In 1906, Ted Smallwood established a store and appropriately named it The Smallwood Store. It was not only a store but a Seminole trading post as well as a US Post Office.
Located in a Ghosttown called Chokoloskee on a far south small island of the US Gulf Coast, it was a lively city filled with lots of intrigue, shady deals and mob activity.
However, what Chokoloskee and The Smallwood Store are most remembered for is murder and the alleged haunting that followed.
Now a museum, the store hosts tourists who venture down to the western edge of the everglades from the mainland as well as parts abroad.
The museum owner and curator, Lynn (a relative descended from Ted Smallwood) has been privy to much of the spooky goings on in the store as related by family members and visitors.
Here now is the story and history of The Smallwood Store as provided by David Hoes:
Haunted Places: The Smallwood Store
The Smallwood store is one of the last remaining vestiges of a ghost town named Chokoloskee, located on a small island of the same name. Chokoloskee was the southernmost mainland city on the US gulf coast.
In 1906, Ted Smallwood established a store, Seminole trading post and Post Office in Chokoloskee. Today, the store is mostly remembered as the site of a bloody murder.
Edgar Watson was an outlaw from South Carolina. He gained fame by killing the outlaw Belle Starr. In Chokoloskee, Watson raised sugar cane and produced syrup. Violence followed him. During an argument in Key West, he slit the throat of a man named Adolphus Santini. Although Santini survived, Watson was suspected of many murders in the area. According to one account, he hired a number of migrant workers on his farm and then murdered them to avoid paying their wages.
True or not, people of the island believed that Watson was a murderer. In 1910, Watson became involved in a disagreement with a local man named Cox. Watson went by boat to buy shotgun shells at Ted Smallwood’s store and said he was going to kill Cox. When Watson returned to the store a few days later, he was met by a mob. After a brief standoff, Watson was gunned down.
Several years ago, Ted Smallwood’s relatives reopened the store as a museum. Lynn, the owner and curator of the museum, has reported many strange occurrences. Interestingly, the hauntings don’t appear to be connected to the murder.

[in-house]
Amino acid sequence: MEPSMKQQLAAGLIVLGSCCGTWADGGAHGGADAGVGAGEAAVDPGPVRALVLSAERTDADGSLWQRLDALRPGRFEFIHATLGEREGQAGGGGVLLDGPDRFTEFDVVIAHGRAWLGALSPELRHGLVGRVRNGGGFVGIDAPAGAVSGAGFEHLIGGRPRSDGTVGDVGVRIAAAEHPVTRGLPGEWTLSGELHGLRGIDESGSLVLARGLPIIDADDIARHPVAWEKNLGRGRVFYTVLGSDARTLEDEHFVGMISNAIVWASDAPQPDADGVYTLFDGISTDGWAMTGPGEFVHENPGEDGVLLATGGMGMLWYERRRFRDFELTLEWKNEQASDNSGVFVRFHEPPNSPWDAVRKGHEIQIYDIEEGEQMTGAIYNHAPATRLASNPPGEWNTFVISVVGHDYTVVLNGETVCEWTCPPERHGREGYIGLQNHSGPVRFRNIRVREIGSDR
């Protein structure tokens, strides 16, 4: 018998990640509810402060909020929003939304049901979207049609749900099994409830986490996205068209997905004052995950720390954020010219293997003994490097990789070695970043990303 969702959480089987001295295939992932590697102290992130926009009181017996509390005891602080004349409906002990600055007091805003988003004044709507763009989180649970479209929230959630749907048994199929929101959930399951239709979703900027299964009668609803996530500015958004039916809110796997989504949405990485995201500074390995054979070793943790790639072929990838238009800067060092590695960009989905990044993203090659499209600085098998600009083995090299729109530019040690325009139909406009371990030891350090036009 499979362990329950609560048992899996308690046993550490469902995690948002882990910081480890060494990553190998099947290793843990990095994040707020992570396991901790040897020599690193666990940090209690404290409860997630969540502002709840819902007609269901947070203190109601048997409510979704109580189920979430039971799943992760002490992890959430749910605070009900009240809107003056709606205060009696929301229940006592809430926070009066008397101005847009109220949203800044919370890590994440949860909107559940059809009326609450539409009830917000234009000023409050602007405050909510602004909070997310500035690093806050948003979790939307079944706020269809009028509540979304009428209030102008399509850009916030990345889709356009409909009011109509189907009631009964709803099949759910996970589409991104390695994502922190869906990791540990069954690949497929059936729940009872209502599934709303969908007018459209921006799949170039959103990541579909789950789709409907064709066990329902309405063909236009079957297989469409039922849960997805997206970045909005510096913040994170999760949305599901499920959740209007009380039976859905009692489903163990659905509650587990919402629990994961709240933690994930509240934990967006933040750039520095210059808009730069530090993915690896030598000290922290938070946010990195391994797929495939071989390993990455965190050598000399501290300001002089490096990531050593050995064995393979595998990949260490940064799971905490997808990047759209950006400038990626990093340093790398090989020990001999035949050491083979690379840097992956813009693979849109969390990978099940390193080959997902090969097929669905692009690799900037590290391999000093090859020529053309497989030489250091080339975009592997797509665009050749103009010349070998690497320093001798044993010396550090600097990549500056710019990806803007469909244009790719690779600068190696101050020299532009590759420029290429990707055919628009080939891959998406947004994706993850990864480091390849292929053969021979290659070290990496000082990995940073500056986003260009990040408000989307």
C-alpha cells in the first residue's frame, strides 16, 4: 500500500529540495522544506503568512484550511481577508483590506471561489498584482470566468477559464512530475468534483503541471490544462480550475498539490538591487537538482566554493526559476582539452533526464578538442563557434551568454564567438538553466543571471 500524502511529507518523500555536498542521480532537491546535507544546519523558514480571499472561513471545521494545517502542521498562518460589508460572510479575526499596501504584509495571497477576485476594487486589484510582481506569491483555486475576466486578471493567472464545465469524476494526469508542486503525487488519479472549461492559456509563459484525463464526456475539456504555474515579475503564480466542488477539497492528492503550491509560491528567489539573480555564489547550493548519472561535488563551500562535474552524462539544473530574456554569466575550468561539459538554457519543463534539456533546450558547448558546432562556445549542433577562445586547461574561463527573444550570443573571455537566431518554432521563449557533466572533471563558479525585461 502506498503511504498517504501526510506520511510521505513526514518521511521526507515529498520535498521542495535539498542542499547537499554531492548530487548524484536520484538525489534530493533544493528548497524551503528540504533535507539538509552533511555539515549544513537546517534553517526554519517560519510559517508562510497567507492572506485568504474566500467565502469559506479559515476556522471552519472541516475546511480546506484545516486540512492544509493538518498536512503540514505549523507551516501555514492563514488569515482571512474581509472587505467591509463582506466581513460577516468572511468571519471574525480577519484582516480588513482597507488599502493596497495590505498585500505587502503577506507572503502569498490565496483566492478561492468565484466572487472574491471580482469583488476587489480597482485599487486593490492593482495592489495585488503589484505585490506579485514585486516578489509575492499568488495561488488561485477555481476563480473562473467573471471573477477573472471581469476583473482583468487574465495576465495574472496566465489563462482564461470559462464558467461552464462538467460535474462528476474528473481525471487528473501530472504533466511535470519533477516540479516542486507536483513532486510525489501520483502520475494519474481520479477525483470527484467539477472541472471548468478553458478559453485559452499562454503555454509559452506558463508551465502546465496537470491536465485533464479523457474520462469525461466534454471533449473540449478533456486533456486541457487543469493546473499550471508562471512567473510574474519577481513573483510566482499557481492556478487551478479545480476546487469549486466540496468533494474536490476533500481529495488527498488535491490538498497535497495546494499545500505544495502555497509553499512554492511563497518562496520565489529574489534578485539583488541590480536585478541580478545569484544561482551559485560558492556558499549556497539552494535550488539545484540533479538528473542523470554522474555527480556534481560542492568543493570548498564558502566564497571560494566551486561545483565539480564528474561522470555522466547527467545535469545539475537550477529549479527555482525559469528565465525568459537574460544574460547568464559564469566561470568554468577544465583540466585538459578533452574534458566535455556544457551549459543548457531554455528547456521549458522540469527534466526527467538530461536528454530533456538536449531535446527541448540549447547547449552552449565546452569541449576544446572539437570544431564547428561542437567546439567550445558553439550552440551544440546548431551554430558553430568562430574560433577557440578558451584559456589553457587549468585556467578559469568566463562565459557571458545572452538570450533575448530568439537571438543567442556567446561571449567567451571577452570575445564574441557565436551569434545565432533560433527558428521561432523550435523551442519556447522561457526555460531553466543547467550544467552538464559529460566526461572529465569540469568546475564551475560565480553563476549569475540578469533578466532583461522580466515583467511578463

Most of the reports are centered on the room that was once Ted Smallwood’s bedroom. Although the Smallwood’s didn’t live at the store, they would occasionally stay there overnight when they expected a late shipment. The restroom to the museum is located just off the bedroom, and numerous patrons have reported seeing the image of a woman in the dresser mirror on their way to the restroom. Just a few weeks ago, Lynn’s daughter saw a shadowy figure move through the bedroom.
Lynn and her family have been contacted numerous times by local residents who have reported hearing trespassers in the store late at night. Invariably, when they go to investigate, nothing is ever found. Lynn told me in no uncertain terms that she will not go into the store alone at night.
While visiting the store, I didn’t see or hear anything out of the ordinary. However, many others have, and the place did give me the creeps. Numerous websites say that under no circumstances should anyone walk under the store, even though it is on five-foot high raised pilings. I chose to heed those warnings and did not step under the floor.
Sadly, the Smallwood store faces an uncertain future. Acting illegally, a developer tore-up the 70 year old access road to the store. This was a salvo in the developer’s fight against a government ban on building waterfront homes and a marina in a protected wetland. Although it has since reopened, the legal battle continues.
To help preserve the Ted Smallwood Store, visit: smallwoodstore.com
If anyone has the means to help the museum, please by all means visit the link provided. It would be a travesty to lose another American historical location.
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